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A fight we can’t afford to lose: Tackling antimicrobial resistance through One Health

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Asian scientist woman are and showing the results of drug resistant in the laboratory room Antimicrobial resistance is spurred by the over-use and misuse of antimicrobials in people, animals and plants. Copyright: Shutterstock

In February 1941, Albert, a 43-year-old policeman from the UK, scratched his face on a rose bush. The simple wound became severely infected. He was the first patient receiving penicillin treatment. Unfortunately, the quantity of penicillin was not enough, and he died. Penicillin became available to the public in 1946 and since then 20 new classes of antibiotics have been discovered.  

But today bacteria have become increasingly resistant to penicillin and many other antibiotics (antimicrobial resistance or AMR). AMR is dramatically spurred by the overuse and misuse of antimicrobials in people, animals, and plants. A post-antibiotic era may become a reality as finding a new antibiotic is more challenging while drug resistance rapidly increases.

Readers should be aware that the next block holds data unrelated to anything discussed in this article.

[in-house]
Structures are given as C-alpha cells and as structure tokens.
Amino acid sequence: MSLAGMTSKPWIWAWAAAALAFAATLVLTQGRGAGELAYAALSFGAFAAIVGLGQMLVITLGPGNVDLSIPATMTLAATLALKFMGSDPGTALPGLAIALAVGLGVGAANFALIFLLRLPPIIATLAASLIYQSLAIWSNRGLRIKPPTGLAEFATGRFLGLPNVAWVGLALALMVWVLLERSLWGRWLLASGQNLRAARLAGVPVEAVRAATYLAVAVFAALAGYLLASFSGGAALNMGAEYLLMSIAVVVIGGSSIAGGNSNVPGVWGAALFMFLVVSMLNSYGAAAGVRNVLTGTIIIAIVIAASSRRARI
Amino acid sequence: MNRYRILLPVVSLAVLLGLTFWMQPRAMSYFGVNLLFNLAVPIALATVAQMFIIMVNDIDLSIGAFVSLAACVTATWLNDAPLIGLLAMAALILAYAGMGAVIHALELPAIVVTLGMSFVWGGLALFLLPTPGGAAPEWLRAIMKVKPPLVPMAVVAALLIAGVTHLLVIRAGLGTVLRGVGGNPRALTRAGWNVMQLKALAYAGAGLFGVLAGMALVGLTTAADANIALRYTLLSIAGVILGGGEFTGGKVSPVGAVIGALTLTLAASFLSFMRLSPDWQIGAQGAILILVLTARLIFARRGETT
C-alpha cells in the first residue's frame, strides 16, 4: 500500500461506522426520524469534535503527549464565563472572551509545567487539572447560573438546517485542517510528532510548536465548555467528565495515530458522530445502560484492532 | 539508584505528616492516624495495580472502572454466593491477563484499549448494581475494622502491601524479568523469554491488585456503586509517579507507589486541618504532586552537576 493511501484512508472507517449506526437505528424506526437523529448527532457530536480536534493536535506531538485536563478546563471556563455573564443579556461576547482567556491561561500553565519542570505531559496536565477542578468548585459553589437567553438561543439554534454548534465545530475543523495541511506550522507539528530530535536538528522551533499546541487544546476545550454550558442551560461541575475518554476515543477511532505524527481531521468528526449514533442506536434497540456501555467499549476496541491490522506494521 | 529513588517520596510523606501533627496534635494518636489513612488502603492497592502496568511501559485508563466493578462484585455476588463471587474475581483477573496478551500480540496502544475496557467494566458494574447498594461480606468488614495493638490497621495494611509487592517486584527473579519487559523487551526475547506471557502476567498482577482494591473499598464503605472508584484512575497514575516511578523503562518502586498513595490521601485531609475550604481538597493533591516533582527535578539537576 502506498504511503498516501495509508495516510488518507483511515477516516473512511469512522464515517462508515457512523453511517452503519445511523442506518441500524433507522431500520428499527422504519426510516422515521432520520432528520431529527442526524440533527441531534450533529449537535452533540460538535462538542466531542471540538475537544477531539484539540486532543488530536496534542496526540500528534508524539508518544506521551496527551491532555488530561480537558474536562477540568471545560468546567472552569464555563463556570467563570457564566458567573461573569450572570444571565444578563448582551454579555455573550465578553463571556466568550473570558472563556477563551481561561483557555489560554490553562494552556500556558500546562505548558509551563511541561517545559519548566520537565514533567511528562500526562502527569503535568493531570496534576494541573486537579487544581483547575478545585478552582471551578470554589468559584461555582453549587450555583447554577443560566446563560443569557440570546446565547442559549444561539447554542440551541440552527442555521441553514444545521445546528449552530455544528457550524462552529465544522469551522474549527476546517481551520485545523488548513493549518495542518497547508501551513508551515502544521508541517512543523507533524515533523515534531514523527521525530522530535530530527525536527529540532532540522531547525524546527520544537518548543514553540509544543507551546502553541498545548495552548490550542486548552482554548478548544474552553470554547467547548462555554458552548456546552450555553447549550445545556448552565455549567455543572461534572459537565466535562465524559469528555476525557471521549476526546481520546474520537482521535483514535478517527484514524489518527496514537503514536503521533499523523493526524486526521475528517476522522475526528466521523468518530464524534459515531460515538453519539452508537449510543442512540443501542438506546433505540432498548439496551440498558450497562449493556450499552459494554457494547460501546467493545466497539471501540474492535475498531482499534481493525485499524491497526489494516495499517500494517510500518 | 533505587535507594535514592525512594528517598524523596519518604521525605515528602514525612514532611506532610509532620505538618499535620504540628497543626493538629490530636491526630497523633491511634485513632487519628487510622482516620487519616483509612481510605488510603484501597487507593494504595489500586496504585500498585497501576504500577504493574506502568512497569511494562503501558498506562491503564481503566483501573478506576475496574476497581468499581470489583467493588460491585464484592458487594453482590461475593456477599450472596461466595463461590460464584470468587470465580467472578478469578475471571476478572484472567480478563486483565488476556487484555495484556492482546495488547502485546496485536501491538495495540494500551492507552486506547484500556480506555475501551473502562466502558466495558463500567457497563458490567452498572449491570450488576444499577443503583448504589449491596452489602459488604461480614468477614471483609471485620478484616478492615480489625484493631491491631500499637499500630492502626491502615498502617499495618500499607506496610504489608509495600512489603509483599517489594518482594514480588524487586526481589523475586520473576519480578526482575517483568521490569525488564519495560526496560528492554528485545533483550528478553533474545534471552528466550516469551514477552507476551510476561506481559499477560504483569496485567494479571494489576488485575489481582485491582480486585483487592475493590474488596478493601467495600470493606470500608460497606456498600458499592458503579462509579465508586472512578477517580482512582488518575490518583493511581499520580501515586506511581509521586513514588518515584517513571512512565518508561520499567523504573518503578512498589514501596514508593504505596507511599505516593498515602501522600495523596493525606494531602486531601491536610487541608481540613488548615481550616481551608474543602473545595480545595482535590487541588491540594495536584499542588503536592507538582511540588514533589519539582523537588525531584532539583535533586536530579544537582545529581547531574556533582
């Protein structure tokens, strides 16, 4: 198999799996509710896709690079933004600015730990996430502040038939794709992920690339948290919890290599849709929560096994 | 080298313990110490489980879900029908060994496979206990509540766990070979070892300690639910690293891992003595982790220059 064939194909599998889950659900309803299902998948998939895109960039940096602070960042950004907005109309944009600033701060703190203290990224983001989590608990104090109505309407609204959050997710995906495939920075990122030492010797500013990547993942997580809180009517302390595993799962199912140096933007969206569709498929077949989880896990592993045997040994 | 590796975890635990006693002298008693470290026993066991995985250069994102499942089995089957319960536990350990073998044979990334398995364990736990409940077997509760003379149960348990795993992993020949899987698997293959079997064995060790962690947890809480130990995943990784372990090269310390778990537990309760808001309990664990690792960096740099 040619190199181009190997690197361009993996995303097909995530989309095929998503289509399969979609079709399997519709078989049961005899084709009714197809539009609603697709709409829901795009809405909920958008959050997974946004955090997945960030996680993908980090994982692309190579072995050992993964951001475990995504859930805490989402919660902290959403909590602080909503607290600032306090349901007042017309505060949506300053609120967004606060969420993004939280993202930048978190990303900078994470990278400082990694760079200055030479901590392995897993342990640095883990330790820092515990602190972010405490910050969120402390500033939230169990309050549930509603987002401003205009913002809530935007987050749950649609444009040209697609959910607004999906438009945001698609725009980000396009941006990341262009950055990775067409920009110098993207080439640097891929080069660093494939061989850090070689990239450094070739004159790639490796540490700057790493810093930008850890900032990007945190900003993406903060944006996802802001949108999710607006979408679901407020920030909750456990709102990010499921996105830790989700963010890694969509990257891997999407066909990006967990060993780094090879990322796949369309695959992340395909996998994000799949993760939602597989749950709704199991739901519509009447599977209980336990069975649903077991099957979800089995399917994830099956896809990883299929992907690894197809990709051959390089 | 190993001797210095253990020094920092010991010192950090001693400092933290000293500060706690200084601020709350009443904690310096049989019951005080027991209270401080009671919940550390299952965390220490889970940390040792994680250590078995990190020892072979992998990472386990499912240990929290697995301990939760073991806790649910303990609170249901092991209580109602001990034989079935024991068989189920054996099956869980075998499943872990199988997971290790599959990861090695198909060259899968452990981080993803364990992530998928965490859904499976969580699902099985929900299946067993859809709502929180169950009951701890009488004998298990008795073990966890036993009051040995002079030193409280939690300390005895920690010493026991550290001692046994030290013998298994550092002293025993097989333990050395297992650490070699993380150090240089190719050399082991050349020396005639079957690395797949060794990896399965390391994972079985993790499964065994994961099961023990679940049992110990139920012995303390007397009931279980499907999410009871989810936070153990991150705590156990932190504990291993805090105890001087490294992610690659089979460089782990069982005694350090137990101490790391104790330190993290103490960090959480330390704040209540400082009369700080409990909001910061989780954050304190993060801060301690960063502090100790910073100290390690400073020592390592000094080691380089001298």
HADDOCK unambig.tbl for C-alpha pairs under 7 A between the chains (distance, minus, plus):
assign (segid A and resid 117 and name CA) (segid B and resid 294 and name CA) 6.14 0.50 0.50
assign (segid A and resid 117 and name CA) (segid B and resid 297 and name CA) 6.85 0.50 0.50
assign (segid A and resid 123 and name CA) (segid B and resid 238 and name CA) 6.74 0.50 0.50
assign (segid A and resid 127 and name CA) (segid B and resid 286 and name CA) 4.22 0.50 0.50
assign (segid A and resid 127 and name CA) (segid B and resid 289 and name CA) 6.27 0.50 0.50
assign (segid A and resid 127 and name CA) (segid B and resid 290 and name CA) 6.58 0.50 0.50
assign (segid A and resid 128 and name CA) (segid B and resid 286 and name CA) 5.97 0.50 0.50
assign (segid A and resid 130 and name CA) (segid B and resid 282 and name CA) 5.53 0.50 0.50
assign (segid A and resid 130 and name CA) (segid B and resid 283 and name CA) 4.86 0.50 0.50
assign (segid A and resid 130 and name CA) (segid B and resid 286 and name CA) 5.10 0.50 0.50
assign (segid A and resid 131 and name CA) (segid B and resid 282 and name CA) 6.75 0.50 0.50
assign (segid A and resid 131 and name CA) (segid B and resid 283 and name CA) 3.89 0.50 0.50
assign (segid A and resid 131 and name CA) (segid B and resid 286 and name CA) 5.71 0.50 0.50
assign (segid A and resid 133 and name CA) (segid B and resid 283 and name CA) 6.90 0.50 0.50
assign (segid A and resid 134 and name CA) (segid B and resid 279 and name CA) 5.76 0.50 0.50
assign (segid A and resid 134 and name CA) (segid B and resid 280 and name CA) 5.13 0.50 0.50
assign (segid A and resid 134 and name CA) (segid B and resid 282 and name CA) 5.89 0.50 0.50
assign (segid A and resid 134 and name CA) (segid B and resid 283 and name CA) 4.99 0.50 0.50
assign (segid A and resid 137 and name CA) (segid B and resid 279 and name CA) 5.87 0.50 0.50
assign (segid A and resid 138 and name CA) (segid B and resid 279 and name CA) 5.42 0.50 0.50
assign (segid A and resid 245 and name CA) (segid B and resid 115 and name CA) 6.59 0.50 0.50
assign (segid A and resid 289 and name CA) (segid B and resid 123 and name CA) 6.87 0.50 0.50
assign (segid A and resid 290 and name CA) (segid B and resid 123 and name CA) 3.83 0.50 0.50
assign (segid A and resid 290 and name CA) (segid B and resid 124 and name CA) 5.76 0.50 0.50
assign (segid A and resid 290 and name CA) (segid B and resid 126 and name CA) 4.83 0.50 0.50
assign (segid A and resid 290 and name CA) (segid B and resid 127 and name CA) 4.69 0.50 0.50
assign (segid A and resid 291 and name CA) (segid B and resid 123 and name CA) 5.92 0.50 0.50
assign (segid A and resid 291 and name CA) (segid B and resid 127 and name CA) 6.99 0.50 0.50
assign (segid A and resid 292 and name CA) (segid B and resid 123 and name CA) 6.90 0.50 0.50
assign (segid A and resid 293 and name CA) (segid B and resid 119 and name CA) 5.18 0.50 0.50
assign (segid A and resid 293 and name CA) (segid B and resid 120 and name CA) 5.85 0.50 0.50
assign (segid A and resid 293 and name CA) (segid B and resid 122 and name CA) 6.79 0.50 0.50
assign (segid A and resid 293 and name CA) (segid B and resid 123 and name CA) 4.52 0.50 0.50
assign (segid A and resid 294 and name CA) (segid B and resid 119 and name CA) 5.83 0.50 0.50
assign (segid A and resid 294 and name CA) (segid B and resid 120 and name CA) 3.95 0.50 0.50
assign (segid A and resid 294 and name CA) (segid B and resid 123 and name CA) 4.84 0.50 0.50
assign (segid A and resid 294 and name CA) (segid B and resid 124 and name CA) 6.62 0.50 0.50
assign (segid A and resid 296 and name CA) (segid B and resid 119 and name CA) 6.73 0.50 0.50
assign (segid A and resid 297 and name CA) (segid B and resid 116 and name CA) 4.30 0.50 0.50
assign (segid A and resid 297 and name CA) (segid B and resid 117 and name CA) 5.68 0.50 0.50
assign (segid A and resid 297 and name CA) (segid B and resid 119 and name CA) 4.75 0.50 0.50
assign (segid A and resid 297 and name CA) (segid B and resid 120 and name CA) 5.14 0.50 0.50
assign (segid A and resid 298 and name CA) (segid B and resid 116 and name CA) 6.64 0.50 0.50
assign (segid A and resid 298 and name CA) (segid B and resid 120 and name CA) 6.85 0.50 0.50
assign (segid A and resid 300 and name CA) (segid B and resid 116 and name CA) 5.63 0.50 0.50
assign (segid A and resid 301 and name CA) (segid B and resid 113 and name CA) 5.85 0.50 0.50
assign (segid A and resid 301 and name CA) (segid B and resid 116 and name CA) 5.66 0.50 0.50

A world without effective antibiotics would plunge humanity back into an era of health uncertainty. Tuberculosis (TB), staph infections, and strep infections—conditions currently treated by antibiotics— could become deadly. We would lose at least 20 years of life expectancy.

AMR is a leading global health issue and could jeopardize global development goals

It is estimated that, annually, 5 million deaths are associated with AMR and 1.3 million deaths are directly attributable to AMR.   Compared with all underlying causes of deaths, AMR would be the 3rd leading cause, only behind ischemic heart disease and stroke (Lancet, 2019). Alarmingly, the latest data also show AMR deaths were highest in some low- and middle-income countries (LMICs). Of the 5 million deaths, 1.4 million were from South Asia, 1.1 million from sub-Saharan Africa. (Figure 1).

Figure 1: Deaths associated with AMR by region (in thousands)

Figure on Deaths associated with AMR by region (in thousands)
Data source: The Lancet latest estimate (2019 data).

Data source: The Lancet latest estimate (2019 data).

Unchecked AMR would disproportionately affect low- and middle- income countries, hampering progress towards the Sustainable Development Goals.   World Bank simulations (2017) found that, AMR could cause large economic losses, more than $1 trillion annually (compared to the 2008 global financial crisis). Low-income countries would experience larger drops in economic growth and the impacts of AMR on gross domestic product (Figure 2). For example, high rates of AMR could lead to an additional 28 million people living in extreme poverty in 2050, the vast majority (26 million) of which would live in low-income countries. The World Bank’s goal of ending poverty by 2030 as well as many SDG goals would be jeopardized.

Figure 2: Highest economic losses due to AMR are among low-income countries (%)
Figure on Highest economic losses due to AMR are among low-income countries (%)